ICU Triage in the Elderly

Study Questions:

Will a system of standardized referral for intensive care unit (ICU) admission provide long-term benefit for critically ill elderly patients?


Participants in this cluster randomized clinical trial included patients at 24 hospitals in France who presented to the emergency department with any of several pre-established critical conditions and who were ≥75 years old, free of active cancer, and had preserved functional and nutritional status. A standardized ICU referral process was implemented at 11 hospitals in the intervention group, and usual ICU referral practice continued at 13 hospitals in the control group. Primary outcome was overall mortality at 6 months; secondary outcomes were ICU admission rate, in-hospital mortality, functional status at 6 months, and quality of life at 6 months.


The ICE-CUBII (Impact on Mid-term Mortality of Guidelines for ICU Admission of Elderly Patients Arriving in Emergency Departments) trial enrolled 3,037 patients with pre-established critical conditions: respiratory failure, shock, arrhythmia, chronic heart failure requiring respiratory support, coma, gastrointestinal hemorrhage, pancreatitis, hepatic failure, acute abdomen, acute kidney failure, major surgery, multiple trauma, and “other.” The average age of enrolled patients was 85 years. The intervention group had higher severity of illness at time of admission. The most frequent initial clinical diagnoses were: septic shock, acute respiratory failure, severe pneumonia, and cardiac insufficiency requiring respiratory support. For all qualified patients, protocol in the intervention group required the emergency departments physician to call the ICU attending physician, who would then evaluate the patient at bedside. The emergency department and ICU physicians would then jointly decide whether ICU admission was warranted, with consideration of the opinion of the patient or surrogate decision-maker. Overall mortality at 6 months was 45% in the intervention group and 39% in the control group (p < 0.001). The difference was not significant (p = 0.28) after adjustments for baseline characteristics: illness severity, initial diagnosis, patient age, ICU admission time, emergency department physician seniority, baseline functional status, living situation, and home support. ICU admission rate was higher in the intervention group (61% vs. 34%, p < 0.001), as was in-hospital mortality (30% vs. 21%, p < 0.001). Both findings remained significant after adjustment for baseline characteristics. Functional status at 6 months declined more for the intervention group; after adjustment, the difference was not significant. Physical quality of life at 6 months was not significantly different; mental health-related quality of life was higher in the intervention group but did not meet criteria as a clinically important difference.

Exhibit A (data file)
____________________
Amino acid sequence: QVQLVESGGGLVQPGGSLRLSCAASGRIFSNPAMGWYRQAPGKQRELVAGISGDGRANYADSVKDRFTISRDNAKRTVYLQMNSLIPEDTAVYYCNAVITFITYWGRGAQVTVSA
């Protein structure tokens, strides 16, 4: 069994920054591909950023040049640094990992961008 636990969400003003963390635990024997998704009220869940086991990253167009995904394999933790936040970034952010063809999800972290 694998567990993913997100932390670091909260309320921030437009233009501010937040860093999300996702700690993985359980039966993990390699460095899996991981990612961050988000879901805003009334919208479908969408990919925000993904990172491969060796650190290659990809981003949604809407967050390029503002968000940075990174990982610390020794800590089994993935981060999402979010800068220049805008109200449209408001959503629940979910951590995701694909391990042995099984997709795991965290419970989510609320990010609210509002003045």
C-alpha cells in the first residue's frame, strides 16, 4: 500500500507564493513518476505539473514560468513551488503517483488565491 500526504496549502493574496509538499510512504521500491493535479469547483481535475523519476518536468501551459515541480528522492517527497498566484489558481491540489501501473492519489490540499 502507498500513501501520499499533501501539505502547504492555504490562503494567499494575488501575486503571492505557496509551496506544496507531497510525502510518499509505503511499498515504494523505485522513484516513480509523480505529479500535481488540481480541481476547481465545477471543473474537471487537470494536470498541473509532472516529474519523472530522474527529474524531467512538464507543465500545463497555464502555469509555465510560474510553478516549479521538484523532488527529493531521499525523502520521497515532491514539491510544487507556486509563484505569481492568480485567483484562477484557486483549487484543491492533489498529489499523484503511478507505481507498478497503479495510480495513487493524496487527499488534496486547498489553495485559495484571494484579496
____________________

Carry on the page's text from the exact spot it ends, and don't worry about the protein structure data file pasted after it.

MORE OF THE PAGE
Overall, the intervention to promote systematic ICU admission did not reduce 6-month mortality, increased ICU utilization, and increased in-hospital mortality. Due to substantial variability in outcomes among individual patients, thoughtful assessment of the benefits and risks of ICU admission is needed for every elderly patient presenting with critical illness.


Appropriate ICU resource allocation is an important issue for hospital systems. Prior observational studies regarding systematic ICU admission have shown conflicting results regarding its benefits in the elderly. This randomized clinical trial suggests that systematic ICU admission of all critically ill elderly patients may not be warranted, but careful assessment of the benefits and risks of ICU admission for each critically ill elderly patient is warranted.

Clinical Topics: Geriatric Cardiology

Keywords: Triage, Critical Illness, Aged, Intensive Care Units, Emergency Service, Hospital, Hospitalization, Quality of Life, Mental Health, Resource Allocation, Hospital Mortality

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